Steps in mass production?

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Mass production involves designing a product, manufacturing components in bulk, assembling them on an assembly line, applying quality control measures, packaging, and shipping. Specialization of semi-skilled workers and interchangeability of parts increase efficiency. Marc Brunel automated pulley production in the 19th century, and Henry Ford’s assembly line reduced automobile assembly time from 1913 hours to 12.5 minutes.

The steps in a mass production system for creating a machine or product ready for sale are fairly universal across industries. The product is first designed by a group of engineers, chemists or other technicians and scientists, and then the basic components of the product are manufactured in bulk from purchased raw materials. These manufactured components then enter the assembly line stage of mass production, where they are rapidly assembled in a standardized sequential order. During this mass production process, a variety of quality control measures are applied to make sure that the part or material meets design standards. Once assembly and quality control is complete, the product is packaged and loaded onto transporters for shipment to established markets.

The categories of design, fabrication and assembly are at the heart of any mass production system. Quality control, packing and shipping, while peripheral to some extent, are also integral to maintaining a standard and constant production flow of goods from the system. Each of these elements of a mass production system is built on a framework that blends human labor with that of motor-driven machines as much as possible. The more machine automation that can be incorporated into the process, and the more limited the division of human labor is for each stage on an assembly line, the more efficient the generation of products becomes.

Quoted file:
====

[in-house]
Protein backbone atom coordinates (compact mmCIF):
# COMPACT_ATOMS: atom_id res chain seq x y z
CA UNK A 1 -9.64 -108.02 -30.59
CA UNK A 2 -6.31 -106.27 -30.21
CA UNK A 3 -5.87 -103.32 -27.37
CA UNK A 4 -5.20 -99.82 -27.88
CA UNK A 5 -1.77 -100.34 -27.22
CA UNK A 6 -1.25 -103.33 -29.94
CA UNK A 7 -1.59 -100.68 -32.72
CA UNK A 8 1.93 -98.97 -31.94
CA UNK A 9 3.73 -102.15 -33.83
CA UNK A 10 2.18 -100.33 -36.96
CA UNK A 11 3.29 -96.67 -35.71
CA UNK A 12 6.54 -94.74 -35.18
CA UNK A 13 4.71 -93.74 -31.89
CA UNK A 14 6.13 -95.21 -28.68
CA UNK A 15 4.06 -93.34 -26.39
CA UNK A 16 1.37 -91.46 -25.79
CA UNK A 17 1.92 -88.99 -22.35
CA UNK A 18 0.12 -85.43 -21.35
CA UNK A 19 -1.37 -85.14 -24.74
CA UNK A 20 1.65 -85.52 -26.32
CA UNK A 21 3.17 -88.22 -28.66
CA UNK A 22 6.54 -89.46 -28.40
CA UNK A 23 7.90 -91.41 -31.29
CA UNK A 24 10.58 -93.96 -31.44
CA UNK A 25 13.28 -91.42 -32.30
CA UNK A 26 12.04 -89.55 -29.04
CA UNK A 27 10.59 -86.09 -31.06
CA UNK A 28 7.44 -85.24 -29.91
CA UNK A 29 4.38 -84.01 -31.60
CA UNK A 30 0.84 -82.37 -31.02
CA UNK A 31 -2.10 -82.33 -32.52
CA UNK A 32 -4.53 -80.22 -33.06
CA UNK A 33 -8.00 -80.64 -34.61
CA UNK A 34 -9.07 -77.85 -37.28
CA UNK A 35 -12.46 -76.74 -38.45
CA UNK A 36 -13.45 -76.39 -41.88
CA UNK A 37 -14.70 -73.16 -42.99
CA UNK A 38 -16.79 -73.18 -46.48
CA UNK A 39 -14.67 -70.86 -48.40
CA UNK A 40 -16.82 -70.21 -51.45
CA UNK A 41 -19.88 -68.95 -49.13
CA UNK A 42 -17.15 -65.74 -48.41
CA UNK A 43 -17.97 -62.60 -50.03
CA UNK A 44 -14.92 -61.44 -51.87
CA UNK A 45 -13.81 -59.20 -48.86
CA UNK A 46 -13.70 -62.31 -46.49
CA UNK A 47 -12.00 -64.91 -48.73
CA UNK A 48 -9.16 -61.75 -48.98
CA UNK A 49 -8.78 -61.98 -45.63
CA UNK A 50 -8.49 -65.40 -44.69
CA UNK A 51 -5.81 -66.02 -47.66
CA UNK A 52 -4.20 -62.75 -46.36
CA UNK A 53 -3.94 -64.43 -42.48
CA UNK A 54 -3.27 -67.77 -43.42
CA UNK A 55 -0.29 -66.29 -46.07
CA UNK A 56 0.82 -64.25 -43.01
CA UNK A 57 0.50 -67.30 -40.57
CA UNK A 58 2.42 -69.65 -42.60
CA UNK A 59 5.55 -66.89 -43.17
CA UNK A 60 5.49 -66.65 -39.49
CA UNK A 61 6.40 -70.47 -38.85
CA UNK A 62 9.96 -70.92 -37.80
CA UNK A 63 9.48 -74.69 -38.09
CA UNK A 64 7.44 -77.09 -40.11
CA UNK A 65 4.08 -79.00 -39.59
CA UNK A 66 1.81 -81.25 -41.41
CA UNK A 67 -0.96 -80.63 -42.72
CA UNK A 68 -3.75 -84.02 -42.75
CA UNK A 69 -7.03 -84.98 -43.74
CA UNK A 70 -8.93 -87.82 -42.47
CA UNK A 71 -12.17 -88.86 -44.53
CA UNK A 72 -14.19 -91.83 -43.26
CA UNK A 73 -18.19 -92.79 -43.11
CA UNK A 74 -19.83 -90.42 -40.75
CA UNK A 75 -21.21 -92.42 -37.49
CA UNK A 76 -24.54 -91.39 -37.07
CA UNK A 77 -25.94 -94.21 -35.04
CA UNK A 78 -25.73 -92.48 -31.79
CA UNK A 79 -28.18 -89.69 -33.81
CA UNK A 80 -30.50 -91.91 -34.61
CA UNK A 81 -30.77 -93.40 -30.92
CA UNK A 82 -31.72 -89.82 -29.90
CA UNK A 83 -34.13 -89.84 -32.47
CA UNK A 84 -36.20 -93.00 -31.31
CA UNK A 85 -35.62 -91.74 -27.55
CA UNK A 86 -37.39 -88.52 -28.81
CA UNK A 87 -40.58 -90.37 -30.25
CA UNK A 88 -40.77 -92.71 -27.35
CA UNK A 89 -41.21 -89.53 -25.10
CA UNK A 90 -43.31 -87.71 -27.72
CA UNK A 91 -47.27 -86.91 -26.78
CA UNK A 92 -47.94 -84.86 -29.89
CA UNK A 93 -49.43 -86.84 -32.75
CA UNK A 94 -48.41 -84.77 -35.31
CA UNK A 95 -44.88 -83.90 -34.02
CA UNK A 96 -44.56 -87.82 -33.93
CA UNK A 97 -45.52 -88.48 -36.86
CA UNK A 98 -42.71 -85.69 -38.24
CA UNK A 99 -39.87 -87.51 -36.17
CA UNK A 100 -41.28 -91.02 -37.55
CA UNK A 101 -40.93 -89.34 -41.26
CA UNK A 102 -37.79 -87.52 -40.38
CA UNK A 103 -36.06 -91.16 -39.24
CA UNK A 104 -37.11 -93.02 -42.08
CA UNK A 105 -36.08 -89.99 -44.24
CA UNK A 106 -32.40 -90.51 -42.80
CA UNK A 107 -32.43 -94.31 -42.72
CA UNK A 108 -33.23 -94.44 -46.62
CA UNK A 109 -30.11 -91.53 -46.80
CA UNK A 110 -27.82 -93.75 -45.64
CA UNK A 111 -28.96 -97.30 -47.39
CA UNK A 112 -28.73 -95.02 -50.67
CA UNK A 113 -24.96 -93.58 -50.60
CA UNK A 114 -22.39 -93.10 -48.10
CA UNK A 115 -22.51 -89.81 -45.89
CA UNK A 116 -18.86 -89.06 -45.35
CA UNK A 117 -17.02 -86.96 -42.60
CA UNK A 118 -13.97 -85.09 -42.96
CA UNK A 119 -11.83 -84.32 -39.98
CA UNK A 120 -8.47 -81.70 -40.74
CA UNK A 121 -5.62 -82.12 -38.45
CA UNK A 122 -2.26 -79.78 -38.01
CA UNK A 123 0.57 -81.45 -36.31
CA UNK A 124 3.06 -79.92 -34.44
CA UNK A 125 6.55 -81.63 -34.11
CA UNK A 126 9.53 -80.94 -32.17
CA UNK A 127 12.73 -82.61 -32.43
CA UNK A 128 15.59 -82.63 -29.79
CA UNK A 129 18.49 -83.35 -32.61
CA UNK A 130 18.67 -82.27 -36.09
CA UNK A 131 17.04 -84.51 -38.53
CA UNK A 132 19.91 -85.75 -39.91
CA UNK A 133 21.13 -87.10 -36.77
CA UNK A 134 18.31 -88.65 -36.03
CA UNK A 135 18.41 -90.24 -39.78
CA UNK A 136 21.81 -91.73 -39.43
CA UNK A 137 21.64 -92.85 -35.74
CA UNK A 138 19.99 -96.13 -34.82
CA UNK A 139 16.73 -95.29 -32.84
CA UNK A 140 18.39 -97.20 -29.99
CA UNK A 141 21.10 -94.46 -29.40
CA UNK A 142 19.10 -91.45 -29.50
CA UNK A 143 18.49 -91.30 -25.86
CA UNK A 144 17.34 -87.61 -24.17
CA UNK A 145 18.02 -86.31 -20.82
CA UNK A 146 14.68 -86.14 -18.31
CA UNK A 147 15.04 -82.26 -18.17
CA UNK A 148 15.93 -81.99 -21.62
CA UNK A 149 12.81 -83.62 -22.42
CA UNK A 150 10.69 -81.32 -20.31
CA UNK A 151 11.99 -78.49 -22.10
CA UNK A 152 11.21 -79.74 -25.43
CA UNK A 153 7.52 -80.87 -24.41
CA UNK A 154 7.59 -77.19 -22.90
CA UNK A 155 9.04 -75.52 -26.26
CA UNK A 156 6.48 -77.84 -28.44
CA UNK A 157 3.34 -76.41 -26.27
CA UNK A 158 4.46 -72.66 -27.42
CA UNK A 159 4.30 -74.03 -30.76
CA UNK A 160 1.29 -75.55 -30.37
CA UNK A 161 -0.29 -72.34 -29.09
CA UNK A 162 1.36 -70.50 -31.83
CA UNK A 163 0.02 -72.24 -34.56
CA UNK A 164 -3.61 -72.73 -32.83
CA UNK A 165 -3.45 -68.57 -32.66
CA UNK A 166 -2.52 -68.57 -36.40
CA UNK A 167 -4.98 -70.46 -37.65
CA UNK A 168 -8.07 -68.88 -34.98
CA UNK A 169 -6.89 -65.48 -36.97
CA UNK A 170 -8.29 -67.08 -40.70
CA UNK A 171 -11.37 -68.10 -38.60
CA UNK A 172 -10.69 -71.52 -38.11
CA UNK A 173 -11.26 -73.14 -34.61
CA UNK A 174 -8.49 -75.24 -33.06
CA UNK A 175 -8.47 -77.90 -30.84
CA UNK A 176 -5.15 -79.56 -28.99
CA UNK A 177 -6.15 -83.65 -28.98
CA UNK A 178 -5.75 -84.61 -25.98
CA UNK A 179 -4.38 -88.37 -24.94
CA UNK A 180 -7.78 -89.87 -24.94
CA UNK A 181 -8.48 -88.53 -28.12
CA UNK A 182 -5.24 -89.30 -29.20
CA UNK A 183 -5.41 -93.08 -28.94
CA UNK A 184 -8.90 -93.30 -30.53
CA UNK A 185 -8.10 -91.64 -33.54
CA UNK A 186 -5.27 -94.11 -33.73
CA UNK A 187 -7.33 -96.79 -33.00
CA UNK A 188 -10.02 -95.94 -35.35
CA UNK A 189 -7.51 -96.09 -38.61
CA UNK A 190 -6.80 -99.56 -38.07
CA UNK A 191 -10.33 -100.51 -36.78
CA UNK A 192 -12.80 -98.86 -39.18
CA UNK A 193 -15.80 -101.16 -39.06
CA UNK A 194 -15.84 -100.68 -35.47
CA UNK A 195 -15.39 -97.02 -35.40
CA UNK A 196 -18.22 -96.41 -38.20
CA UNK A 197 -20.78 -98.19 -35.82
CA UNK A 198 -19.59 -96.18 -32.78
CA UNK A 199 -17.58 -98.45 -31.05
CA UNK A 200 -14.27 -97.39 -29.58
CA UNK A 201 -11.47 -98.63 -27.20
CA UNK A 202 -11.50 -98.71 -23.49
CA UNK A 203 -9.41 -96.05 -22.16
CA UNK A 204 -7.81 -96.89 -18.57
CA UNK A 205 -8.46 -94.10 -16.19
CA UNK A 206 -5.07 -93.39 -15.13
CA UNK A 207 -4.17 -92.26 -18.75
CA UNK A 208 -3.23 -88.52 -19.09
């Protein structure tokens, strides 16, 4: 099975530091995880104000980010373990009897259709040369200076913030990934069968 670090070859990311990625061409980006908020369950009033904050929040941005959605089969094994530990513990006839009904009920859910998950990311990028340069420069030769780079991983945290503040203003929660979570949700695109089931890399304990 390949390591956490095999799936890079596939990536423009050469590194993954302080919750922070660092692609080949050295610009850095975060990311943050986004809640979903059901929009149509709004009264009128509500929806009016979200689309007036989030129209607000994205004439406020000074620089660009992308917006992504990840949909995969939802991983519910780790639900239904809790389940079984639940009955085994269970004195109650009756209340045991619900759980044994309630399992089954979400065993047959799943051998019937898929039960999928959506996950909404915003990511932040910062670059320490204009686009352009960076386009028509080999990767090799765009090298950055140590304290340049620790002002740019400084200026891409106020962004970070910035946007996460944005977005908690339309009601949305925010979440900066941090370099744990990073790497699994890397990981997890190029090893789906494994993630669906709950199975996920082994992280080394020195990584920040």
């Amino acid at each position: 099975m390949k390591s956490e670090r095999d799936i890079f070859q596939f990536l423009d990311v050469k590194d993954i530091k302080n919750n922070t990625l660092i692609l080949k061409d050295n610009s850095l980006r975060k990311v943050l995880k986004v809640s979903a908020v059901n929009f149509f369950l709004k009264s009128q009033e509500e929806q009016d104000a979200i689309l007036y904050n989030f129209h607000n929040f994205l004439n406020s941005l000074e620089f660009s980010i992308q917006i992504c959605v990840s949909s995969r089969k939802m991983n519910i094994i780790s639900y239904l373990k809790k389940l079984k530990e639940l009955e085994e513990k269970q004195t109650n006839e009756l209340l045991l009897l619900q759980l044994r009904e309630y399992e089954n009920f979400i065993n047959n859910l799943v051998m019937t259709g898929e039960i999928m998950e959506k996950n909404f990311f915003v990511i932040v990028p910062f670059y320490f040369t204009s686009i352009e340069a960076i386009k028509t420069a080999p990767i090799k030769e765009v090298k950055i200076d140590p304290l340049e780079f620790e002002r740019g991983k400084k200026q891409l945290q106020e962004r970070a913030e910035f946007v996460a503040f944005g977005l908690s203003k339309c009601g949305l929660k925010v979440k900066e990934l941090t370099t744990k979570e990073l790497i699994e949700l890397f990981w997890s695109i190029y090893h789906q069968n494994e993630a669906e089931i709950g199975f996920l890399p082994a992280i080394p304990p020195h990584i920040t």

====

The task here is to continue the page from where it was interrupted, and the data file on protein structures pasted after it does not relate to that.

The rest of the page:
The development of the mass production process from its earliest incarnations onwards has demonstrated that the specialization of semi-skilled workers and the interchangeability of parts is the fastest method of producing large quantities of identical copies of goods. When mass production was first developed, it was for military purposes. Comparisons were made with highly skilled artisans making the same products one at a time, which proved to be significantly slower.

One of the earliest evidence for a mass production system was by Marc Brunel, a 19th century French mechanical engineer who settled in England. He automated the production of pulleys, an essential component for guiding the ropes that controlled the sails on ships. These parts often broke down and large numbers of them had to be produced as replacements for the British Navy. Between 1918 and 1802, Brunel devised a system at Portsmouth English Docks using a method of mass production on an assembly line, instead of skilled craftsman building the blocks of pulleys one at a time. Estimates are that he workers produced pulleys ten times faster than the previous method, allowing them to generate 1808 to 130,000 units in one year.

These repetitive flow production methods were further developed in the 19th century meatpacking industry in the United States, and Henry Ford took the ideas even further when building his assembly line mass production system for automobiles. in 19. With the specialization of workers and an assembly line movement for prefabricated parts, Ford was able to reduce the assembly time of an automobile chassis from 1913 hours each down to 12.5 minutes each. This made his cars much cheaper than those of the competition and the industry as a whole took note of his success and began widespread adoption of the mass production system.

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